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NATO Defense Ministers Discuss Alliance's Security Missions

By Kathleen T. Rhem
American Forces Press Service

WASHINGTON, June 8, 2006 – Discussions on the expansion of NATO's mission in Afghanistan and the continued development of the NATO Response Force topped the agenda at a defense ministers meeting here today.

Click photo for screen-resolution image
Defense Secretary Donald H. Rumsfeld (right) and NATO Secretary-General Jaap de Hoop Scheffer (seated across table) engage in discussions during defense ministerial meetings in Brussels, Belgium, June 7. Photo by Petty Officer 1st Class Chad J. McNeeley, USN

(Click photo for screen-resolution image);high-resolution image available.

The defense leaders also discussed NATO support to training Iraqi forces and the humanitarian crisis in Darfur, Sudan.

NATO forces in Afghanistan with the International Security Assistance Force are set to be in operational control in southern Afghanistan by summer, U.S. officials said.

In opening the ministerial, NATO Secretary-General Jaap de Hoop Scheffer spoke of the alliance's commitment to Afghanistan. "No one should doubt NATO's commitment to this mission nor our capability to carry it out together with the rest of the international community and the Afghan government," he said.

Once the so-called Phase 3 is complete, NATO forces will begin assuming control of areas in eastern Afghanistan. U.S. forces maintain security in this area under the auspices of Regional Command East. Once NATO forces assume control there in Phase 4 of the NATO expansion, the Americans will make up the largest group of troops under the International Security Assistance Force.

U.S. Defense Secretary Donald Rumsfeld, here attending the ministerial meeting, said he believes it's too soon to set a deadline for Phase 4 implementation. "Phase 4 ought to, in my view and I think everyone's view, depend on: 'Have you fully resourced Stage 3?' and, 'Are you in place, and how's it going?'"

He said the ministers have worked out command-and-control and rules-of-engagement details for Phase 4, but Phase 3 needs to be finished before the next phase can be resourced.

The NATO ministers met today with Afghan Defense Minister Abdul Rahim Wardak. Wardak thanked the ministers for inviting him and praised the international troops serving in his country.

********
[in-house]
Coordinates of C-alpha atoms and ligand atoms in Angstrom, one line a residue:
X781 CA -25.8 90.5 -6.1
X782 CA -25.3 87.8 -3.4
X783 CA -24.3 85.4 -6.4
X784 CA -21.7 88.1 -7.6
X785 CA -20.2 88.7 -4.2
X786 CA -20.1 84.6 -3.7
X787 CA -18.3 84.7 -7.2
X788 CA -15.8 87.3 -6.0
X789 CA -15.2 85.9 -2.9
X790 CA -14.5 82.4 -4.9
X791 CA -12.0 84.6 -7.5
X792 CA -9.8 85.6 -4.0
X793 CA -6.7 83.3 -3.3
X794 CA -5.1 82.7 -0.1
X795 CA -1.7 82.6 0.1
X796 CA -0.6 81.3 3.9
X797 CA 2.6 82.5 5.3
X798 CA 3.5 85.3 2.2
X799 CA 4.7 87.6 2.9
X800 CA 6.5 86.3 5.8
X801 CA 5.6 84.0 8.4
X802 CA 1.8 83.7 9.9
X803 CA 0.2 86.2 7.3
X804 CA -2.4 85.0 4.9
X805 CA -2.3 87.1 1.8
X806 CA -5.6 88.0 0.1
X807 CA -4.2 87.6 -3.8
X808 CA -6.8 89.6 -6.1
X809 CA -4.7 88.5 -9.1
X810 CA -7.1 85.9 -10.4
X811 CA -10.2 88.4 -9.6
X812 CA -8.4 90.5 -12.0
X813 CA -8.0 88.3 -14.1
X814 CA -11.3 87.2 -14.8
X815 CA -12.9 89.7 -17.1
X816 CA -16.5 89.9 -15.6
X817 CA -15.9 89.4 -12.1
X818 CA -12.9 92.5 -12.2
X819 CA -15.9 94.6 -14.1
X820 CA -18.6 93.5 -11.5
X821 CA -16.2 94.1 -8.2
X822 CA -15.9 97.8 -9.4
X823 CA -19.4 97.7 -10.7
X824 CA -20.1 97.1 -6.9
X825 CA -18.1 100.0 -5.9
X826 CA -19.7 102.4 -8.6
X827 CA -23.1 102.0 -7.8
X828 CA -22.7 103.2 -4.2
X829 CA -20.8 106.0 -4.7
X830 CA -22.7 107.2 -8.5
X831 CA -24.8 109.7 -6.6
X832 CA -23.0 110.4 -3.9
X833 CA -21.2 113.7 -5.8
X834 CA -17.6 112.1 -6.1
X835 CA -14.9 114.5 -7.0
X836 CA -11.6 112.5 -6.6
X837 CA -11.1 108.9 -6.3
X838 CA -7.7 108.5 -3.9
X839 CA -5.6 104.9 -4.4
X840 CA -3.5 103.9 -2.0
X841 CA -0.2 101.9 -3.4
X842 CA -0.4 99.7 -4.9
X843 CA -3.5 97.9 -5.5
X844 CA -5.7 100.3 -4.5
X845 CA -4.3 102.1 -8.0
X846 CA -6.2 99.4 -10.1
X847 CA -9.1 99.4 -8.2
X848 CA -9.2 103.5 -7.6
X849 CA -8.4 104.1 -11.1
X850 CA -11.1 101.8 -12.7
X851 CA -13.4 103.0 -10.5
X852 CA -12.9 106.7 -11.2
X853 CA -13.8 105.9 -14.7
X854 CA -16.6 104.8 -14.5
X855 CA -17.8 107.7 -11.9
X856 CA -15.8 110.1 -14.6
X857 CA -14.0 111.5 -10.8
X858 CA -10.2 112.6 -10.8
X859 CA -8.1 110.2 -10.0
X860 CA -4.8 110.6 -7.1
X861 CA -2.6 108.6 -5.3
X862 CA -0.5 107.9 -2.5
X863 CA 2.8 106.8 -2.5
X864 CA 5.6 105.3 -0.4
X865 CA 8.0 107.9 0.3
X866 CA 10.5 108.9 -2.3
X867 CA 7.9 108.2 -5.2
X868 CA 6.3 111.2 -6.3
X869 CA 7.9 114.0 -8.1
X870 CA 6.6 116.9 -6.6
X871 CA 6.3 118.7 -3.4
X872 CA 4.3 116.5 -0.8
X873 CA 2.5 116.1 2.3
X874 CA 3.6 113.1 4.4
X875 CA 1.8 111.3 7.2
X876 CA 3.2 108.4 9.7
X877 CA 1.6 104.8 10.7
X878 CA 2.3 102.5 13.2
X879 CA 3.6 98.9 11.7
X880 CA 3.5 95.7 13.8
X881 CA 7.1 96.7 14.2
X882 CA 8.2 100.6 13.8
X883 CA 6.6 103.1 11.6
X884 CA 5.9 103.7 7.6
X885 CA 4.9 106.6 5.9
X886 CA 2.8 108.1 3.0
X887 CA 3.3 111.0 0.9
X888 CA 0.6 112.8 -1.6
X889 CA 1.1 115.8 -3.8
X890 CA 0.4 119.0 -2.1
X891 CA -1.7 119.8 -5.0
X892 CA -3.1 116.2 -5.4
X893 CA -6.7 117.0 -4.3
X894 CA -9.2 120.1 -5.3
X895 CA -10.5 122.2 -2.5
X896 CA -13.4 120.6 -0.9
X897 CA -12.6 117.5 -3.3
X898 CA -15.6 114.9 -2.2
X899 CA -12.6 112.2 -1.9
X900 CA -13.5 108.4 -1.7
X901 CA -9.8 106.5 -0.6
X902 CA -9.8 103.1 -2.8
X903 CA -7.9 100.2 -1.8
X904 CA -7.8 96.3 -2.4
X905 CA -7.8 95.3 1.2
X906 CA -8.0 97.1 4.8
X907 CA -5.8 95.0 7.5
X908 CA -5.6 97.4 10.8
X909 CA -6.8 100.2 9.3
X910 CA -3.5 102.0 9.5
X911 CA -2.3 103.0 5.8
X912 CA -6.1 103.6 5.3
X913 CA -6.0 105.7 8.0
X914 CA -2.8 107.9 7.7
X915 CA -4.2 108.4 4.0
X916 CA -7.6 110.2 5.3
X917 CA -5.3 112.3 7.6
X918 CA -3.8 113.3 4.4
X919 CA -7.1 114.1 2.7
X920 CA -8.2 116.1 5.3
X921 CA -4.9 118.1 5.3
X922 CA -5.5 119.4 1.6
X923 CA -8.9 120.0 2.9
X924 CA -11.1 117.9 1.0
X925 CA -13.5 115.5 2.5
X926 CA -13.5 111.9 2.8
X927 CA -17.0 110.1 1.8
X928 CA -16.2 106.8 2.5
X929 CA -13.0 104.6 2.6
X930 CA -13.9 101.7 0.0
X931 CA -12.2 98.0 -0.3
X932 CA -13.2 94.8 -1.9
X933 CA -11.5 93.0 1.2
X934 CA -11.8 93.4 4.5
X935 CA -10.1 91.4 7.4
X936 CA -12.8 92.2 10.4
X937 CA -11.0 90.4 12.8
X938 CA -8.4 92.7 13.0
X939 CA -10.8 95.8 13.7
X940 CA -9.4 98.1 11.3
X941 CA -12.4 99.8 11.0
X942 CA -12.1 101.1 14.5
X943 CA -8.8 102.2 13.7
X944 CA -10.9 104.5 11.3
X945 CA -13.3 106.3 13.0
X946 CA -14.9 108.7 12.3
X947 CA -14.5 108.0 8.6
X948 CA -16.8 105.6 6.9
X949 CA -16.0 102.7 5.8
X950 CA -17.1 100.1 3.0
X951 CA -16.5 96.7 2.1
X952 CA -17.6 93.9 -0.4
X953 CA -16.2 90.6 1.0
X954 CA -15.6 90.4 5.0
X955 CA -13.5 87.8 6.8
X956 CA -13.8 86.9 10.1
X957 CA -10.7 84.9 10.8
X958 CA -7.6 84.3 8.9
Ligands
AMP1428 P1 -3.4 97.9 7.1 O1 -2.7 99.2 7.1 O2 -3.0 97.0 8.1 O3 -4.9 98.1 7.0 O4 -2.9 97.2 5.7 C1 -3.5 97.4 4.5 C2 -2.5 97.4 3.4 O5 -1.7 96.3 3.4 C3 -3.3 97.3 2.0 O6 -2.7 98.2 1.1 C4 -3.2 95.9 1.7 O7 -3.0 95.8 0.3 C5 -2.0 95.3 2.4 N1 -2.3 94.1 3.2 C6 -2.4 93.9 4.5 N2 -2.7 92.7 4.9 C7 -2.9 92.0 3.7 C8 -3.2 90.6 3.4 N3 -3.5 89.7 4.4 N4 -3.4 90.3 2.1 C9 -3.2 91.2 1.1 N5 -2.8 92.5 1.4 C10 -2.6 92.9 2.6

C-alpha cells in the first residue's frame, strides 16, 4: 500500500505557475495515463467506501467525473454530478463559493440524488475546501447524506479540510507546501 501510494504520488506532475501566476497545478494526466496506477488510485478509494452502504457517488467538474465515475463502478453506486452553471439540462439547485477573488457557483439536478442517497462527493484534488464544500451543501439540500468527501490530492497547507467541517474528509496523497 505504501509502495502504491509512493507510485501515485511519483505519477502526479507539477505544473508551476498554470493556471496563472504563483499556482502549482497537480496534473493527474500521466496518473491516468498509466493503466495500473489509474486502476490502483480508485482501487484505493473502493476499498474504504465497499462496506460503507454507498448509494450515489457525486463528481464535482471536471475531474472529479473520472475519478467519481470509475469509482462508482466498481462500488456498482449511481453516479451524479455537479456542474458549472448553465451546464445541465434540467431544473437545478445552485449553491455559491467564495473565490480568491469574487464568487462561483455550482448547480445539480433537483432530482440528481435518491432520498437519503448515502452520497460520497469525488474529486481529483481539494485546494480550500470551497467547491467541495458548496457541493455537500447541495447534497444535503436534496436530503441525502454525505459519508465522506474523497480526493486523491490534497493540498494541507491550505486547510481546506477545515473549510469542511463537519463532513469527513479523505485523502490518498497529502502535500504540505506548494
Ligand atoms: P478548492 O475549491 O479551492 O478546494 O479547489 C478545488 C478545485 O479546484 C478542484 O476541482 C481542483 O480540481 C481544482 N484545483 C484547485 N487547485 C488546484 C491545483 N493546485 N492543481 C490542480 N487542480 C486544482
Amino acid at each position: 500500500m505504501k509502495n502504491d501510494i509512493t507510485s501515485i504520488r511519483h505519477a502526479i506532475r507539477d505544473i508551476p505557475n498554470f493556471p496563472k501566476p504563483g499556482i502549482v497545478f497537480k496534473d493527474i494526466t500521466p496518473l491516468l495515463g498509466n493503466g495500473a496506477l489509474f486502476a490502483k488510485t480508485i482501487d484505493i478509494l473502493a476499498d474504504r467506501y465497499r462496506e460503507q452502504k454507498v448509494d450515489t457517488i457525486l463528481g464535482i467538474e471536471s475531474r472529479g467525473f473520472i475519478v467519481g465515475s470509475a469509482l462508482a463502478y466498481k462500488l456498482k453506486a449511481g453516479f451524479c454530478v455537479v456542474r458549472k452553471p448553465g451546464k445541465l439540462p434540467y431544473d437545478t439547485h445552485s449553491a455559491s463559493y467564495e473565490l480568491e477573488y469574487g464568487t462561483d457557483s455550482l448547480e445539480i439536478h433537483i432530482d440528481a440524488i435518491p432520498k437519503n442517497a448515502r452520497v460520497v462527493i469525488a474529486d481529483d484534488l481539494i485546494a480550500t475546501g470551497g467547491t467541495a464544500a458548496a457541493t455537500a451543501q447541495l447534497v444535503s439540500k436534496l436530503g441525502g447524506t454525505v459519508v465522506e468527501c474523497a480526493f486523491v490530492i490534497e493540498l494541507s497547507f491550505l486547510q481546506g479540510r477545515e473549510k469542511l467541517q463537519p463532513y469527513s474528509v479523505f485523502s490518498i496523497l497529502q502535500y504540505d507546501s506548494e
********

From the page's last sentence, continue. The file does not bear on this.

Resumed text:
NATO also is coordinating with four non-NATO allies -- Sweden, Finland, Australia and Japan -- on providing further assistance to NATO missions. A U.S. defense official explained that although these four countries are not part of the alliance, they have said they wish to contribute more to NATO missions. They want a greater partnership with NATO because they share the same threats, values and principles as NATO countries and bring valuable capabilities to the mission, the official said.

U.S. officials traveling with Rumsfeld said they are encouraged by the progress of the NATO Response Force, a standing rapid-reaction force. The United States proposed the response force during a 2002 NATO meeting in Prague, Czech Republic. The force basically fulfills the same role as a Marine expeditionary unit: It's able to stand up and deploy anywhere in the world within five days and then sustain itself for 30 days.

A NATO spokesman today said the NATO response force was invaluable in providing nearly immediate relief to victims of an October 2005 earthquake that devastated remote areas of Pakistan.

The work of the defense ministers here this week will lay the groundwork for a NATO summit in Riga, Latvia, later this year. U.S. officials hope to build consensus among defense ministers on several initiatives so the heads of state and government can agree to them in Riga.

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Donald H. Rumsfeld

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International Security Assistance Force

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